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  • This dataset contains the codes for water laboratory analysis, sampling dates and locations for soil samples collected from the Tamar catchment in winter 2013/2014 as part of the South West project. It contains soil chemistry data for metals and mineral contents of samples soils. It should be used in conjunction with datasets describing soil bacteria and soil eukaryote operational taxonomic unit sequence data. Full details about this dataset can be found at https://doi.org/10.5285/de35d4ea-e75e-464c-b82f-2c2c1402cf8e

  • This dataset contains operational taxonomic units for soil bacteria collected from various land use categories in the Wolf and Tamar catchments in South west England. A range of soils were targeted from the Tamar region comprising a range of land uses. Approximate location of sampling sites was determined from maps to provide good spatial coverage of the catchment. Exact sites were determined in the field, considering accessibility and other logistic, and soils taken. Full details about this dataset can be found at https://doi.org/10.5285/296ded8e-2c80-4a01-98cc-e71e3fa3fa1b

  • A vector polyline at 60 deg S which is the northern limit for ADD datasets.

  • Auroral oval boundary locations derived from IMAGE (Imager for Magnetopause-to-Aurora Global Exploration) satellite FUV (Far Ultra Violet imager) data covering the period from May 2000 until October 2002. Three sets of boundary data were derived separately from the WIC (Wideband Imaging Camera) and SI12/SI13 (Spectrographic Imager 121.8/135.6 nm) detectors. For each image, the position of each pixel in AACGM (Altitude Adjusted Corrected Geomagnetic) coordinates was established. Each image was then divided into 24 segments covering 1 hour of magnetic local time (MLT). For each MLT segment, an intensity profile was constructed by finding the average intensity across bins of 1 degree magnetic latitude in the range of 50 to 90 degrees (AACGM). Two functions were fit to each intensity profile: a function with one Gaussian component and a quadratic background, and a function with two Gaussian components and a quadratic background. The function with a single Gaussian component should provide a reasonable model when the auroral emission forms in a continuous oval. When the oval shows bifurcation, the function with two Gaussian components may provide a better model of the auroral emission. Of the two functions fit to each intensity profile, we determine the one with the lower reduced chi-square goodness-of-fit statistic to be the better model for that profile. For the version 1.1 boundary location data, the fitting process was performed over 200 iterations to achieve each fit. The auroral boundaries were then determined to be the position of the peak of the poleward Gaussian curve, plus its FWHM (full-width half-maximum) value of the Gaussian, to the peak of the equatorward Gaussian, minus its FWHM. In the case of the single Gaussian fit, the same curve is used for both boundaries. A number of criteria were applied to discard poorly located auroral boundaries arising from either poor fitting or incomplete data. A further correction can be applied to the data, to estimate the location of the Earth''s magnetic field''s OCB (open-close boundary). These corrections have been tabulated in a separate file; if this correction is required the adjustments should be made to the poleward boundary value.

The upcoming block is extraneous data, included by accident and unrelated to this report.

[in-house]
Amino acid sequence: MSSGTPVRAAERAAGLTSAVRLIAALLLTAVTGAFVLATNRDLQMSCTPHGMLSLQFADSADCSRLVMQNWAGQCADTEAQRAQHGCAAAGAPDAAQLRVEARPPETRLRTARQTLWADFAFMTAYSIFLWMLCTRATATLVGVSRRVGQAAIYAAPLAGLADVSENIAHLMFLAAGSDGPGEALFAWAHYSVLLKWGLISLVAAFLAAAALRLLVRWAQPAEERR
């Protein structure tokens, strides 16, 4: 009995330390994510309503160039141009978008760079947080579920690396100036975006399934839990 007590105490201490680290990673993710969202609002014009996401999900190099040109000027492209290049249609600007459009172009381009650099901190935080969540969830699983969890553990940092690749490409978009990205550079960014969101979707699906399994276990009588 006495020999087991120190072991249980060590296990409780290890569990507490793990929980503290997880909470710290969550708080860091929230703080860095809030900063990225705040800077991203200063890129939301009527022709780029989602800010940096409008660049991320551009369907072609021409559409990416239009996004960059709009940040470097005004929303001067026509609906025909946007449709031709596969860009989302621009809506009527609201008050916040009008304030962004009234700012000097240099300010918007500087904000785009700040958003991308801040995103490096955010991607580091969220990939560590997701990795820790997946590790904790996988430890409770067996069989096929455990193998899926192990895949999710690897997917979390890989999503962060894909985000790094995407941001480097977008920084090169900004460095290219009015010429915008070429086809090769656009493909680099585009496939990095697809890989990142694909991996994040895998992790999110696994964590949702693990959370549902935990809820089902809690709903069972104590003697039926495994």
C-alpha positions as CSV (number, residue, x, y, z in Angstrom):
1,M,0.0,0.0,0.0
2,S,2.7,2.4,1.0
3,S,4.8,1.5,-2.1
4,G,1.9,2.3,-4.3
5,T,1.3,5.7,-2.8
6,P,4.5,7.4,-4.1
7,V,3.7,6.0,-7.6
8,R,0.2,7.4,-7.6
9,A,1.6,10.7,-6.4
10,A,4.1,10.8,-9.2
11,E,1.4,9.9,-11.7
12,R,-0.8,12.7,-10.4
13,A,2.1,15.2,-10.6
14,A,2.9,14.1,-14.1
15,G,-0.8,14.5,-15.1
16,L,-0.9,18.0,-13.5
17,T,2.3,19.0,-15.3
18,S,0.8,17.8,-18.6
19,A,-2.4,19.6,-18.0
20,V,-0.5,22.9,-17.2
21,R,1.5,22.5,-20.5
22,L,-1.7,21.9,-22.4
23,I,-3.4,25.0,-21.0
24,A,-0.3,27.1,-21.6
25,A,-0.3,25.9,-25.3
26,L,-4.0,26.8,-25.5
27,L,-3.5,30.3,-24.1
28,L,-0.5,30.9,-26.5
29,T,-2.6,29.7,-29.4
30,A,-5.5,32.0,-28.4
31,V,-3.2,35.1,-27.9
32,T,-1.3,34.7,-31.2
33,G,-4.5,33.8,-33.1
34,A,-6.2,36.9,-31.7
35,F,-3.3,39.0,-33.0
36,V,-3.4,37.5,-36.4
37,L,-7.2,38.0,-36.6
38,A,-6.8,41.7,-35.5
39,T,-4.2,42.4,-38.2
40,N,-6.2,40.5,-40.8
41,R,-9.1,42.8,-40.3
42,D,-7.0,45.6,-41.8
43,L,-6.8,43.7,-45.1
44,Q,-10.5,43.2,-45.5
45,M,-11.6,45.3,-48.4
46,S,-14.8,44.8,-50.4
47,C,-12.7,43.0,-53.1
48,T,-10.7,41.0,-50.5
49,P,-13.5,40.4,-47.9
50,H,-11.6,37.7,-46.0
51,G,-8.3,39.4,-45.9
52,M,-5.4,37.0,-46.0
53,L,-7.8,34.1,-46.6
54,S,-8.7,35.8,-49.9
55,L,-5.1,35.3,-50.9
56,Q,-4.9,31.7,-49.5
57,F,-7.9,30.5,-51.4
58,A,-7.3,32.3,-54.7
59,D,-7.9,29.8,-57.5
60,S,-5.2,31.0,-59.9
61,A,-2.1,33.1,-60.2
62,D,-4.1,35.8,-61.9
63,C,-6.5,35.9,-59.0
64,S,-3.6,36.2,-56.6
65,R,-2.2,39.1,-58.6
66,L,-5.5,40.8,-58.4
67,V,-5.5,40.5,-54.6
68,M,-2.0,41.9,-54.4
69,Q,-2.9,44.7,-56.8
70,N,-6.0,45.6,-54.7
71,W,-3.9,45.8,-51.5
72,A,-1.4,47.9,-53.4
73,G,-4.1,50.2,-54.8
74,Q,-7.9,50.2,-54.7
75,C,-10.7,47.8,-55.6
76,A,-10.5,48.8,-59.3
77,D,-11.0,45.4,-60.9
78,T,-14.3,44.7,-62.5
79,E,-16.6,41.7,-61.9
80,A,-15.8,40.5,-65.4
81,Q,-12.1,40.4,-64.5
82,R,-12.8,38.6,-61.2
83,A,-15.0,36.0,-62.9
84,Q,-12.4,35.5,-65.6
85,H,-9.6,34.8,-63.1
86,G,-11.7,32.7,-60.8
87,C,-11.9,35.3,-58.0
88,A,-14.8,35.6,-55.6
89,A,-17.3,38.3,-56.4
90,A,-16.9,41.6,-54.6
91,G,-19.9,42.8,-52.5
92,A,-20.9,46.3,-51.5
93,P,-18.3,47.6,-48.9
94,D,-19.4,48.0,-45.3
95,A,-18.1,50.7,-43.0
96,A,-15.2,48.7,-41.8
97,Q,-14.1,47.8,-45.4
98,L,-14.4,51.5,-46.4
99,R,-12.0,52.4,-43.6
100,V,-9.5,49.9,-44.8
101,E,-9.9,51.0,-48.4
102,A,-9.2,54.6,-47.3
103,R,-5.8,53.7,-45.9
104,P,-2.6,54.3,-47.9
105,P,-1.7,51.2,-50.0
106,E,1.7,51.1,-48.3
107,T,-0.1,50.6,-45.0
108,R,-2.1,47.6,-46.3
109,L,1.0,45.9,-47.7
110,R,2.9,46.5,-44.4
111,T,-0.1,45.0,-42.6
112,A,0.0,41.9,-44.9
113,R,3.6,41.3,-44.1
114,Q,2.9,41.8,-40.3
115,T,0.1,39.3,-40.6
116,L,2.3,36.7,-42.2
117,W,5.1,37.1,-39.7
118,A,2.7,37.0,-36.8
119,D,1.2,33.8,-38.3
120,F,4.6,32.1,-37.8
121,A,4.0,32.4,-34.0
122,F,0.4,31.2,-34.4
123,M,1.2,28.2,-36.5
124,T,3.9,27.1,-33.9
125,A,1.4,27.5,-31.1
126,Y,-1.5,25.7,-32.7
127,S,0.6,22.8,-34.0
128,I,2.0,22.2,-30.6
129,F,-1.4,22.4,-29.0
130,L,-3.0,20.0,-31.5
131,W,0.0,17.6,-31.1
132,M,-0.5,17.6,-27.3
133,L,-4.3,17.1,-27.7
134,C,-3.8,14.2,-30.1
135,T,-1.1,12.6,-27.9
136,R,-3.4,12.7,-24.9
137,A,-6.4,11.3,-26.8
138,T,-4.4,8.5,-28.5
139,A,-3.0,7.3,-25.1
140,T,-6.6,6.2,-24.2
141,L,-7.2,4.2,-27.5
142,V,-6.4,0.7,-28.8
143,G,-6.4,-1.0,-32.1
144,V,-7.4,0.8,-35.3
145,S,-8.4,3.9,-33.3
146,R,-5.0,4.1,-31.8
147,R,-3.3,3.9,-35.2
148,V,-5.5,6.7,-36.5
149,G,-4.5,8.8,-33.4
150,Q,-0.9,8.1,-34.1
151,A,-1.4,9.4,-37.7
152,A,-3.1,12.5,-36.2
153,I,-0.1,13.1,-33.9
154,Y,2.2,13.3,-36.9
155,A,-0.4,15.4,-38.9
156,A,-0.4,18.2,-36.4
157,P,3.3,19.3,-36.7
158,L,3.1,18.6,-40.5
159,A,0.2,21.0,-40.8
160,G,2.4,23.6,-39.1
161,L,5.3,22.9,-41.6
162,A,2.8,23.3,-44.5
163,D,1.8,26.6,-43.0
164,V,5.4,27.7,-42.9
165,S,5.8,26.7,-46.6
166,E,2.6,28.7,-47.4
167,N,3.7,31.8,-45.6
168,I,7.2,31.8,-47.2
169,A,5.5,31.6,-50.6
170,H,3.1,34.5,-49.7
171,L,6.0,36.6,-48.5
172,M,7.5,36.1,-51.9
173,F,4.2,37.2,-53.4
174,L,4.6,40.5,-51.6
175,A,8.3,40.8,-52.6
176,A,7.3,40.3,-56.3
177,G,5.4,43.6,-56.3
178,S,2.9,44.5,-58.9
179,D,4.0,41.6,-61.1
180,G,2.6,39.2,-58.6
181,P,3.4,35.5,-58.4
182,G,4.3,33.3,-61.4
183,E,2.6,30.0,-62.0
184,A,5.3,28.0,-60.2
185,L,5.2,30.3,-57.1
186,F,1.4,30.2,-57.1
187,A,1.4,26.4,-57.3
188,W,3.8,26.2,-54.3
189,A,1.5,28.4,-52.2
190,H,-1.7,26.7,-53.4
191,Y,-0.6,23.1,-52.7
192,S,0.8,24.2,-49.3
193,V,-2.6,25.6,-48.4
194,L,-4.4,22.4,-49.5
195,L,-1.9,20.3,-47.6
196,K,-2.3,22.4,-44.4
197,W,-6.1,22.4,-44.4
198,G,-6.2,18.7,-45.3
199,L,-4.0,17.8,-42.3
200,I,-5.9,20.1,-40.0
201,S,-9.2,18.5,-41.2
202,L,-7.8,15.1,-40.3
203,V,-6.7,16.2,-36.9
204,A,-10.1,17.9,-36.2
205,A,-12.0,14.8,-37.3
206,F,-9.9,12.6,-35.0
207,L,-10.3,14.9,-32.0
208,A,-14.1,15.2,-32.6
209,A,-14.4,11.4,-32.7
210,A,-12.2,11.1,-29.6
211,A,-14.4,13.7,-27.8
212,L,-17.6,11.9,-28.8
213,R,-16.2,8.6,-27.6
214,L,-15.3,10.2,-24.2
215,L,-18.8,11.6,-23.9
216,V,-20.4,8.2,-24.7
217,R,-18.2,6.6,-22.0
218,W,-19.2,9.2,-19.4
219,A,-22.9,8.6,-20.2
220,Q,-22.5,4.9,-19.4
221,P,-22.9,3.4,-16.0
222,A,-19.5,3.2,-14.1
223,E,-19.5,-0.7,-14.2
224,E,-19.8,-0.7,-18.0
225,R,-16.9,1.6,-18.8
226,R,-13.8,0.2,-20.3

• This data was collected during two Antarctic field seasons (2013-14, 2014-15) using two Leica GS10 dual-frequency Global Position Systems (dGPS). We installed 53 2m aluminium stakes in the snow surface along lines perpendicular to ice divides on four ice rises in the Ronne Ice Shelf region. In each season we used the dGPS units to measure the position of each pole. During most position measurements we deployed a rover unit for 20 minutes at each stake while a static base station dGPS unit was left in place for 5 or more hours. In the minority of cases the power to the base station unit failed and data from the rover unit is not accompanied by base-station data.